The impact of the Eliminating Kickbacks in Recovery Act of 2018 (EKRA), enacted in October 2018, as part of the Substance Use-Disorder Prevention that Promotes Opioid Recovery and Treatment for Patients and Communities (SUPPORT Act), is now impacting the due diligence for transactions involving certain behavioral health facilities and laboratories. EKRA was intended to combat the opioid crisis by targeting illegal remunerations for referrals to recovery homes, clinical treatment facilities, and laboratories. Under EKRA, clinical treatment facilities are defined as a medical setting, other than a hospital, that provides detoxification, risk reduction, outpatient treatment and care, residential treatment, or rehabilitation for substance use, pursuant to licensure or certification under state law.
EKRA makes it a federal crime to knowingly and willfully:
(1) solicit or receive any remuneration (including any kickback, bribe, or rebate) directly or indirectly, overtly or covertly, in cash or in kind, in return for referring a patient or patronage to a recovery home, clinical treatment facility, or laboratory; or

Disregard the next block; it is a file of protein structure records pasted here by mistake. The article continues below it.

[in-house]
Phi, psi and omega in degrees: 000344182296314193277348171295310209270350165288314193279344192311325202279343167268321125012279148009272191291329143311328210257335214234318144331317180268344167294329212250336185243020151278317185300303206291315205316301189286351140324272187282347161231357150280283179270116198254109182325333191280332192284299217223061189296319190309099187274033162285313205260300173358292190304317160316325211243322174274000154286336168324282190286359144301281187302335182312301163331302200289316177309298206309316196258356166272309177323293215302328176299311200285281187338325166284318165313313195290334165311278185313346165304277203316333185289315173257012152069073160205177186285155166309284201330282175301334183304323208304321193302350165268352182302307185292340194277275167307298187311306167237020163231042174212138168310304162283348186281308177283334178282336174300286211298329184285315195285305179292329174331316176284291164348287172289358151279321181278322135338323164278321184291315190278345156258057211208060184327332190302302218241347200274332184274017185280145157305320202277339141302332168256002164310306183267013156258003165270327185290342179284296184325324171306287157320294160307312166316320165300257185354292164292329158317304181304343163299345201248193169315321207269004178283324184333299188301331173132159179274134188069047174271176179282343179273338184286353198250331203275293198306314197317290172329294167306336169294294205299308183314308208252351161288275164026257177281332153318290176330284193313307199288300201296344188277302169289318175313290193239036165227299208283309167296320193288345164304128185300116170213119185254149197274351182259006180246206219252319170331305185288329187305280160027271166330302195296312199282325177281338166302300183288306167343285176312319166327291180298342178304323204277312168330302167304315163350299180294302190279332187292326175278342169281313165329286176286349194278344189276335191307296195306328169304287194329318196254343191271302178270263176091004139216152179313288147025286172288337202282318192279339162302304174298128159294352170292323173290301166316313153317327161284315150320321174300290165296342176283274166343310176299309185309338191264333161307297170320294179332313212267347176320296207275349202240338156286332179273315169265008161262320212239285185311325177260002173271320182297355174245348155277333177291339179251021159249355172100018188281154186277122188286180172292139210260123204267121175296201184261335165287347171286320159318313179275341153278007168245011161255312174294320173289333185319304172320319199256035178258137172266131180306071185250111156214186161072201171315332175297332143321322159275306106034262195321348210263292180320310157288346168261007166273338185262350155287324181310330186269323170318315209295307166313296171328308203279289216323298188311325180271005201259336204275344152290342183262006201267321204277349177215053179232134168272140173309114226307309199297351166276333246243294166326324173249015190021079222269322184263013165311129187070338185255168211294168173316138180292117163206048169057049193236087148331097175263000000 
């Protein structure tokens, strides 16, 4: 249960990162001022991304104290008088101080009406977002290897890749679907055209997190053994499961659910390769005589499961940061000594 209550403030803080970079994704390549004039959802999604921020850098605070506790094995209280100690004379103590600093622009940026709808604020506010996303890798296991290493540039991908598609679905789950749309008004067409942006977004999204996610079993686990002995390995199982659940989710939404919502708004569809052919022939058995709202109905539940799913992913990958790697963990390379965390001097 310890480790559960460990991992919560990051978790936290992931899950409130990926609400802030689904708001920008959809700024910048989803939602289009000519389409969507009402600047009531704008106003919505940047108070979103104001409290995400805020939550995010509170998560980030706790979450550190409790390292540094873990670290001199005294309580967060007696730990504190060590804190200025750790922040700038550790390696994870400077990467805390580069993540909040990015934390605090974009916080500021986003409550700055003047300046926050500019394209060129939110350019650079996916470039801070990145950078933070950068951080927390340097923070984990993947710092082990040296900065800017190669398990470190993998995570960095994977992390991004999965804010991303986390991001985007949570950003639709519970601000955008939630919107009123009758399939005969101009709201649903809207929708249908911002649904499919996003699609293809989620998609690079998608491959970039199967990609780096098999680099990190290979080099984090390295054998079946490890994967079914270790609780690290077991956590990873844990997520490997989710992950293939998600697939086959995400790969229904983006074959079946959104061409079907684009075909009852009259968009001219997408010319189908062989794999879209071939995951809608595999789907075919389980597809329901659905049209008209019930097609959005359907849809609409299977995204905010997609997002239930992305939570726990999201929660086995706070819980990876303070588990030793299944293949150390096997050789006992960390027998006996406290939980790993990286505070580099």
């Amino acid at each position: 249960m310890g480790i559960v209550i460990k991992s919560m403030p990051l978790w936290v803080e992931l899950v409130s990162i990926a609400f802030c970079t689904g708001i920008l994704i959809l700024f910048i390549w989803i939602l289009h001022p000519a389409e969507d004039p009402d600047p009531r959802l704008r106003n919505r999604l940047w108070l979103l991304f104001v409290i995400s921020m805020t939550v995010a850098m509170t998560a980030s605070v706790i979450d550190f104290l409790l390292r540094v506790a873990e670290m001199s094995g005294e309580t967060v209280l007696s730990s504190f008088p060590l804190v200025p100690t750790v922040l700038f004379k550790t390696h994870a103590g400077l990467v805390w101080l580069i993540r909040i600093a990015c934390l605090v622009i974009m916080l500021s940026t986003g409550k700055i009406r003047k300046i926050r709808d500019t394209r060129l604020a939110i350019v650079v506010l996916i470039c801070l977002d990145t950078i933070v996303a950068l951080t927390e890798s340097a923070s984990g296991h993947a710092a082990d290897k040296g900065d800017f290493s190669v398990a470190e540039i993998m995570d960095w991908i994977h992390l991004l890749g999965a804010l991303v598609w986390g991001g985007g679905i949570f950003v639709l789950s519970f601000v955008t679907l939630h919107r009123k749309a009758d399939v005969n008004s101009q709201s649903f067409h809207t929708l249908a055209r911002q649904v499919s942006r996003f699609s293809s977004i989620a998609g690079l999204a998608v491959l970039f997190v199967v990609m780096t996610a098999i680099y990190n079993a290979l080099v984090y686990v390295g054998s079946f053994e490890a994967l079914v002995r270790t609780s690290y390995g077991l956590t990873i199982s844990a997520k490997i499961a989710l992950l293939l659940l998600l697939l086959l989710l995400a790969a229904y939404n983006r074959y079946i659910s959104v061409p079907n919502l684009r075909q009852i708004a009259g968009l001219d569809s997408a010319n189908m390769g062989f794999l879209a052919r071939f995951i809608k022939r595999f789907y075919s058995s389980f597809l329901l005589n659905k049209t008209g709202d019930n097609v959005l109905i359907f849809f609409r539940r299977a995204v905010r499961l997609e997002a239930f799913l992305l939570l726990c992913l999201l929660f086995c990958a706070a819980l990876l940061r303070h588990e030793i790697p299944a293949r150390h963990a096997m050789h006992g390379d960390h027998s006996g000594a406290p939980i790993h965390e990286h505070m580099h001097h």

(2) pay or offer any remuneration (including any kickback, bribe, or rebate) directly or indirectly, overtly or covertly, in cash or in kind–
(A) to induce a referral of an individual to a recovery home, clinical treatment facility, or laboratory; or
(B) in exchange for an individual using the services of that recovery home, clinical treatment facility, or laboratory.
Significantly, EKRA applies to all clinical treatment facilities regardless of the payor, whereas the Federal Anti-Kickback Statute applies only to Federal health care programs. Furthermore, violations of EKRA can result in criminal and/or civil penalties – each violation of EKRA may result in fines up to $200,000 and/or imprisonment up to ten years.
Due to EKRA’s expanded liability for kickbacks, buyers or investors involved in behavioral health transactions need to fully review a company’s compliance with EKRA.